One of the best investments we can make is in our own knowledge and skill set. With that in mind, this article will work through how we can use Return On Equity (ROE) to better understand a business. To keep the lesson grounded in practicality, we'll use ROE to better understand The Wendy's Company (NASDAQ:WEN).
Return on equity or ROE is an important factor to be considered by a shareholder because it tells them how effectively their capital is being reinvested. Put another way, it reveals the company's success at turning shareholder investments into profits.
How Do You Calculate Return On Equity?
The formula for ROE is:
Return on Equity = Net Profit (from continuing operations) ÷ Shareholders' Equity
So, based on the above formula, the ROE for Wendy's is:
42% = US$179m ÷ US$423m (Based on the trailing twelve months to July 2022).
The 'return' is the profit over the last twelve months. Another way to think of that is that for every $1 worth of equity, the company was able to earn $0.42 in profit.
Does Wendy's Have A Good Return On Equity?
By comparing a company's ROE with its industry average, we can get a quick measure of how good it is. Importantly, this is far from a perfect measure, because companies differ significantly within the same industry classification. As you can see in the graphic below, Wendy's has a higher ROE than the average (23%) in the Hospitality industry.
That's clearly a positive. However, bear in mind that a high ROE doesn’t necessarily indicate efficient profit generation. Aside from changes in net income, a high ROE can also be the outcome of high debt relative to equity, which indicates risk. Our risks dashboardshould have the 2 risks we have identified for Wendy's.
How Does Debt Impact Return On Equity?
Companies usually need to invest money to grow their profits. The cash for investment can come from prior year profits (retained earnings), issuing new shares, or borrowing. In the first and second cases, the ROE will reflect this use of cash for investment in the business. In the latter case, the debt required for growth will boost returns, but will not impact the shareholders' equity. Thus the use of debt can improve ROE, albeit along with extra risk in the case of stormy weather, metaphorically speaking.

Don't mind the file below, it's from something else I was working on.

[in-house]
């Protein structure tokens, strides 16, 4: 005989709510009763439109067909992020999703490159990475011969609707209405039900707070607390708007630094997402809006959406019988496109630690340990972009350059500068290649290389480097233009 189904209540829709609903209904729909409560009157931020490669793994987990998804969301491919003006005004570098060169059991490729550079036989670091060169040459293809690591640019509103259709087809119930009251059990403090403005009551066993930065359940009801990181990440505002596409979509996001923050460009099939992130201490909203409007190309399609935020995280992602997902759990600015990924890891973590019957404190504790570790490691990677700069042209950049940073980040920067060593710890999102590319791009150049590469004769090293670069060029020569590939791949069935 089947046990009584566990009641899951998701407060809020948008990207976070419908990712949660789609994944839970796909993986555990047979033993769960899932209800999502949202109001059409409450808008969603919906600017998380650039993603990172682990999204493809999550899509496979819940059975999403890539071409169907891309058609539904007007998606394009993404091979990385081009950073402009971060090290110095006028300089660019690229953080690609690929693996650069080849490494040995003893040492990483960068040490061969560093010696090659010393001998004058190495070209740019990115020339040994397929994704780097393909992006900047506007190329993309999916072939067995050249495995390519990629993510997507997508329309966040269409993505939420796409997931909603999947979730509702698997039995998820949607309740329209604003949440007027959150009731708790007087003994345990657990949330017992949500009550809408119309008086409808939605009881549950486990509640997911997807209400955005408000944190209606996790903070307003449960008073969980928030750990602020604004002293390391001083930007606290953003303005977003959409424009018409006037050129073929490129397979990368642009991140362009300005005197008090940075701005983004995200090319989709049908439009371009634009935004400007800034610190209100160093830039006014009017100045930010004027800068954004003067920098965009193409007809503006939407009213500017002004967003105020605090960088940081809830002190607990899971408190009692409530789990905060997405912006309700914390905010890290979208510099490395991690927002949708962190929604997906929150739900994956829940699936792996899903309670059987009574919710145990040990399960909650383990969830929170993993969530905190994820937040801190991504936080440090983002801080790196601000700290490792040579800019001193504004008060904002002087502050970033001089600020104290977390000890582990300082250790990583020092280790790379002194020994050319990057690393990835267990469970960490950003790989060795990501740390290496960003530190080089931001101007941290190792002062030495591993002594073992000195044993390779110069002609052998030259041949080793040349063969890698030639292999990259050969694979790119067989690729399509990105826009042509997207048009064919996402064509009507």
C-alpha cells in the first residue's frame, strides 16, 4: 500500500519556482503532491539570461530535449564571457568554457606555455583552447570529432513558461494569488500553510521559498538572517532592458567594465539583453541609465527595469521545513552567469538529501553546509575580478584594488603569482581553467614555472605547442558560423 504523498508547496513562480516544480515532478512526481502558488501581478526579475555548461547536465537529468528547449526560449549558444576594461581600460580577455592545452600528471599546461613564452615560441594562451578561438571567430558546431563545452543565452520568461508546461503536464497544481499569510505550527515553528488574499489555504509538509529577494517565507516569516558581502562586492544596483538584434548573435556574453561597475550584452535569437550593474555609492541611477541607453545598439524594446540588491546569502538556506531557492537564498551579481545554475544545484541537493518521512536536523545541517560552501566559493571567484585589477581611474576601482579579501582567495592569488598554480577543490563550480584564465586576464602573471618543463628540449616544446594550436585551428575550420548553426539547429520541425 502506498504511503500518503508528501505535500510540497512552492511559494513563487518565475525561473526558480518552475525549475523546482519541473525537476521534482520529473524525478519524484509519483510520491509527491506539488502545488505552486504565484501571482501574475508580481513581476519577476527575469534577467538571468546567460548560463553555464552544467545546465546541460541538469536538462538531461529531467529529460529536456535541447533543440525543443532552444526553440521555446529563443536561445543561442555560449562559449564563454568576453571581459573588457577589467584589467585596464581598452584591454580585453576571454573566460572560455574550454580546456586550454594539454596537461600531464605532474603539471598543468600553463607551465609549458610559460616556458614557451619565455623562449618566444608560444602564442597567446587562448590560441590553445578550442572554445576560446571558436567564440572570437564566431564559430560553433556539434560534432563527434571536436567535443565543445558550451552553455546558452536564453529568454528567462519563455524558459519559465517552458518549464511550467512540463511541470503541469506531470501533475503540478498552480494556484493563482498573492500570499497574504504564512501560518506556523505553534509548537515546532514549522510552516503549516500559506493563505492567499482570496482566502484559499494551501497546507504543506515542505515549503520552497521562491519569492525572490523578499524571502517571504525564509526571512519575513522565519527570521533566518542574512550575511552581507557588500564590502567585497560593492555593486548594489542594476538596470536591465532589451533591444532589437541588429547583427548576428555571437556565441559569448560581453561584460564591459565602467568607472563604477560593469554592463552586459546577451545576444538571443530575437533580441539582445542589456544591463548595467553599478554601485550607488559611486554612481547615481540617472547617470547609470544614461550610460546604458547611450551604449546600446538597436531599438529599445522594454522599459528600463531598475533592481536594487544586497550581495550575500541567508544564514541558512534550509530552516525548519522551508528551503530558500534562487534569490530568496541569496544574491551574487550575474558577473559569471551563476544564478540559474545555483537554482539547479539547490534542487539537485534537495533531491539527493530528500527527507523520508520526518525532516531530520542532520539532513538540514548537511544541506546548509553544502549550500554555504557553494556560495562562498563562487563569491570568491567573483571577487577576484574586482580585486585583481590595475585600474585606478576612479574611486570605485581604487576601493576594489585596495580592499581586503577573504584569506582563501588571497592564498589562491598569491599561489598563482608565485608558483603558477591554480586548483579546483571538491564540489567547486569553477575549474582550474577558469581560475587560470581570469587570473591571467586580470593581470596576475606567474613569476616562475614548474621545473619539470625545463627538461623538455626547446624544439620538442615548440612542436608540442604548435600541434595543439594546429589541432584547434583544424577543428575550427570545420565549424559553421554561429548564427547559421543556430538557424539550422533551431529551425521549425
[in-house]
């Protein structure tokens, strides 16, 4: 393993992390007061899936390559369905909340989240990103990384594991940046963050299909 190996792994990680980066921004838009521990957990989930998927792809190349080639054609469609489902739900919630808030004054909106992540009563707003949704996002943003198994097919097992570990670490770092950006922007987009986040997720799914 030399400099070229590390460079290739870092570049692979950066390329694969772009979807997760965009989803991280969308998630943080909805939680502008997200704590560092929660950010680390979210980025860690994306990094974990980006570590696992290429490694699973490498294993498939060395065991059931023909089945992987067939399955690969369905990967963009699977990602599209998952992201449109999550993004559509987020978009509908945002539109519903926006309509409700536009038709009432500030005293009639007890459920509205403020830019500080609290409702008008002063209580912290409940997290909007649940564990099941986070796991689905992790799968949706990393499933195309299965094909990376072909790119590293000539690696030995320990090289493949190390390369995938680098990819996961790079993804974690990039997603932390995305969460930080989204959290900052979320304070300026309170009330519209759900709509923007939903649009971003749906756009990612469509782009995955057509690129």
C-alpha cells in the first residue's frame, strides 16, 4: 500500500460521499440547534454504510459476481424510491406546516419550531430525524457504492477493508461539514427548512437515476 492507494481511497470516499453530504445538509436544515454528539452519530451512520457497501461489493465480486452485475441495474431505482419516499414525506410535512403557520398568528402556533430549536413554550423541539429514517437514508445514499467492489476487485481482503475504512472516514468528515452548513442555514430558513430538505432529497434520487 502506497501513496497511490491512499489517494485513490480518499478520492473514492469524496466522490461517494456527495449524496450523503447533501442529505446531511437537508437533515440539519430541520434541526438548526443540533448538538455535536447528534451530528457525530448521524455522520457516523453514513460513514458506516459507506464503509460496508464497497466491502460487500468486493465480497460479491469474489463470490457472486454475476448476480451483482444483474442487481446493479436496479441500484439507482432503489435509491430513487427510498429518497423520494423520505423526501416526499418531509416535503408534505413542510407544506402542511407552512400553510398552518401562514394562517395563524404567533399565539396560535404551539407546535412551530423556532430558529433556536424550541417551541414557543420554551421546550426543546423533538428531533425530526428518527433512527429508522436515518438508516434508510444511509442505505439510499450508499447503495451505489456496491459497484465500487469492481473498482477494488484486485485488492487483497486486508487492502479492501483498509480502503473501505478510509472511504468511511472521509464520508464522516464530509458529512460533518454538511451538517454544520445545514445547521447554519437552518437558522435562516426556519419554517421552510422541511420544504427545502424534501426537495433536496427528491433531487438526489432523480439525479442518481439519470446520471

Combining Wendy's' Debt And Its 42% Return On Equity
We think Wendy's uses a significant amount of debt to maximize its returns, as it has a significantly higher debt to equity ratio of 6.77. So although the company has an impressive ROE, the company might not have been able to achieve this without the significant use of debt.
Return on equity is one way we can compare its business quality of different companies. In our books, the highest quality companies have high return on equity, despite low debt. If two companies have the same ROE, then I would generally prefer the one with less debt.
But ROE is just one piece of a bigger puzzle, since high quality businesses often trade on high multiples of earnings. It is important to consider other factors, such as future profit growth -- and how much investment is required going forward. So you might want to check this FREE visualization of analyst forecasts for the company.
Of course Wendy's may not be the best stock to buy. So you may wish to see this free collection of other companies that have high ROE and low debt.
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This article by Simply Wall St is general in nature. We provide commentary based on historical data and analyst forecasts only using an unbiased methodology and our articles are not intended to be financial advice. It does not constitute a recommendation to buy or sell any stock, and does not take account of your objectives, or your financial situation. We aim to bring you long-term focused analysis driven by fundamental data. Note that our analysis may not factor in the latest price-sensitive company announcements or qualitative material. Simply Wall St has no position in any stocks mentioned.
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